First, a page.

Recent evidence is rising to support the claim that COVID-19 can cause neurological disorders that present symptoms such as cognitive impairment even after recovery.
A study led by a science team from the University of Cambridge and the Imperial College, London, has found that the cognitive damage sustained as a result of COVID equals what happens when one age by 20 years.
This also equals losing 10 IQ points or showing signs of early dementia.
This study observed data from 46 people who had recovered from COVID, all of whom had been admitted to a hospital—Addenbrooke’s Hospital, Cambridge. They had been admitted into a ward or into the intensive care unit. 16 of the 46 individuals had been put under assisted ventilation.
On an average of six months following their recovery, the 46 study individuals underwent cognitive function tests. The tests were carried out using Cognitron. Cognitron is a platform that measures mental functionality and capacity. It measures memory, attention, anxiety, depression, etc.
The 46 individuals were studied in comparison with healthy controls. That is people who had not before come down with COVID. The controls were 460 in number.
Results from the study showed that people who had once come down with COVID, compared to the controls, were much slower and less accurate. Their cognitive impairment was more pronounced with tasks like verbal analogical reasoning; on average, they seemed to have problems with choosing the right words to say.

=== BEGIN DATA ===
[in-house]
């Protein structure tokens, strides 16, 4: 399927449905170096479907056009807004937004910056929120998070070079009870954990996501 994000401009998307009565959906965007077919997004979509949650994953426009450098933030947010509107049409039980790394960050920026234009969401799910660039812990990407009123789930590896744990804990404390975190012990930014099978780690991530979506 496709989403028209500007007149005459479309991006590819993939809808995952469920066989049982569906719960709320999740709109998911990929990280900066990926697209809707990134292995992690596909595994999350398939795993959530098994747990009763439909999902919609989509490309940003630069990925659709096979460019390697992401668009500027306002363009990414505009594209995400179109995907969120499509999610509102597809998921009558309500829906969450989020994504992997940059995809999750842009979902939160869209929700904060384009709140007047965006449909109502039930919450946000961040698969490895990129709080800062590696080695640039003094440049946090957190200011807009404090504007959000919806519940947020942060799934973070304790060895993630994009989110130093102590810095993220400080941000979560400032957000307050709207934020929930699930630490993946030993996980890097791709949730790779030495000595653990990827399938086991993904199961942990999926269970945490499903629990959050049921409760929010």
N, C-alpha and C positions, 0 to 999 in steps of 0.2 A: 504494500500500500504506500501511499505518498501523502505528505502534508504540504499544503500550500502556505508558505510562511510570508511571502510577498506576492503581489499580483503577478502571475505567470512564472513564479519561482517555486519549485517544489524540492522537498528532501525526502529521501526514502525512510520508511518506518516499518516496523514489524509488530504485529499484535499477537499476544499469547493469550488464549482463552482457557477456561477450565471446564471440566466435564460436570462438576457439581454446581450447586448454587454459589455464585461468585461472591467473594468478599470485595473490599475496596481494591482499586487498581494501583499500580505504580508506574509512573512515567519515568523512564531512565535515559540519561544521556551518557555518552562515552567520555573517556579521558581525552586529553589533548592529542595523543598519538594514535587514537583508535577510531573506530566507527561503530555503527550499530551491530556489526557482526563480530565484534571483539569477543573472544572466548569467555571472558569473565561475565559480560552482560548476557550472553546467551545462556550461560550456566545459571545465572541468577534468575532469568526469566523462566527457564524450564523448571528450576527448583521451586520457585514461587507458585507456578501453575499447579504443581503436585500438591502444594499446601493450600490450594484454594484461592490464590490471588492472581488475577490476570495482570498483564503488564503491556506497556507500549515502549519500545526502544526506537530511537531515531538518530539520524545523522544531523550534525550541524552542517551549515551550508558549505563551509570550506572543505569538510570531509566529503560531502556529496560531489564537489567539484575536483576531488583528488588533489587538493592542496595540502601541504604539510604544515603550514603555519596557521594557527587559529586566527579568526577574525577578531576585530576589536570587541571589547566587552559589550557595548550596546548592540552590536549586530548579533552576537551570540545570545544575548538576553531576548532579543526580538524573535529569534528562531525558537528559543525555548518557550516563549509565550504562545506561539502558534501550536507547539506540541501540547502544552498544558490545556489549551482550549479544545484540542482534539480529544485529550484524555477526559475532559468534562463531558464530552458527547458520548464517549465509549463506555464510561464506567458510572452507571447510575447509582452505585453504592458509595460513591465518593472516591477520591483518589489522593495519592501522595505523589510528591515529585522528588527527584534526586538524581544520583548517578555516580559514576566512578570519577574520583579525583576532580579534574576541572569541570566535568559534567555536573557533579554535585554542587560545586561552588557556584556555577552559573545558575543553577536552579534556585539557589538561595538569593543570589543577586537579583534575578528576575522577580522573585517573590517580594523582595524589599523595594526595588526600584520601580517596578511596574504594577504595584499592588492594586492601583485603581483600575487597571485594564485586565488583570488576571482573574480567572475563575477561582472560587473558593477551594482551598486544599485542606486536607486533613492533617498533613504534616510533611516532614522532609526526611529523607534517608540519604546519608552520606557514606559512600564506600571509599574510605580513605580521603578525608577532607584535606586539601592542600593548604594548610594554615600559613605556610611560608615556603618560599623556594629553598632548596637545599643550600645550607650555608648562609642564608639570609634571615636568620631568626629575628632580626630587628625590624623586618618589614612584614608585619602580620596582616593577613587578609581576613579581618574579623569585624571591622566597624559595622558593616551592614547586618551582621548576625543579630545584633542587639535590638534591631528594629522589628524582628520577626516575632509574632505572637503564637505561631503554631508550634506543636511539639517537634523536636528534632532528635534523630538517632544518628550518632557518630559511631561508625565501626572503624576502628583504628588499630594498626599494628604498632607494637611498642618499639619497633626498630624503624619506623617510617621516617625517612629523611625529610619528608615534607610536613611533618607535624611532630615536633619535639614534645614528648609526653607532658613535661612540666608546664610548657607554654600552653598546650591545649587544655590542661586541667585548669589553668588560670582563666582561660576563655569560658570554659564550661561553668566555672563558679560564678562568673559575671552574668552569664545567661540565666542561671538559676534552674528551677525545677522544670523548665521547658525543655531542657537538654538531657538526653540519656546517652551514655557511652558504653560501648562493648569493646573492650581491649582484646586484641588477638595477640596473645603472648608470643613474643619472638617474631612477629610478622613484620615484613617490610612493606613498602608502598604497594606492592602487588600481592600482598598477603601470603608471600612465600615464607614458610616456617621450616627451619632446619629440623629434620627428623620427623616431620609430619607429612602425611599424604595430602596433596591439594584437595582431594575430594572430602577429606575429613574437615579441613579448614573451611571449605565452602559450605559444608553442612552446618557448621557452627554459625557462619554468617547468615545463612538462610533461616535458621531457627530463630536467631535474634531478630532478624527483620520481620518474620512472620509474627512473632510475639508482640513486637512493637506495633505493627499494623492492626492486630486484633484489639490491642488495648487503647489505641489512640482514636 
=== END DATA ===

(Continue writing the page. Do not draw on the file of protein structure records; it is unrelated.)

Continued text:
The findings from the University of Cambridge are consistent with other findings and experiences from around the world. An example is Dr. Tamara Fong, MD, Ph.D., who accounts that many patients who visited a clinic she works found that they were a bit ‘foggy’ and drowsy.
These patients, she says, had problems with reasoning and showed a deficit in mental acuity; even after months following recovery, it proved somewhat difficult to remember names or to think of what to say, exactly what was found by the University of Cambridge.
A study conducted by German researchers also points in the same direction. This study shows that people who recover from COVID are at a much higher risk of coming down with neurological conditions such as forgetfulness, stroke, anxiety, etc.
The study claims that patients who had been so sick they had to be hospitalized may be at a higher risk of these neurological deficits. However, even patients who have had mild COVID infections can also show signs of COVID-related cognitive impairments.
It is still not totally understood what causes cognitive impairment post-COVID or how long it is expected to last. Researchers believe that the impairment may be as a result of infection or as a result of many combining factors, which may include oxygen supply to the brain, glucose consumption, etc. They also believe that it starts to clear out over time.
Professor Mendon has said: “We followed some patients up as late as ten months after their acute infection, so we were able to see a very slow improvement. Whilst this was not statistically significant, it is at least heading in the right direction. But it is very possible that some of these individuals may never fully recover.”
These discoveries are not in any way meant to scare you but are meant to encourage you to live a healthy life. If you have come down with COVID at any point, then you just have to pay more attention to your health.
Avoid any more COVID exposures by getting a vaccination and paying attention to dieting, regular rest, and exercising. If you find that you are showing signs of cognitive impairment, book an appointment with your doctor and hear what he has to say.
By all means, stay healthy.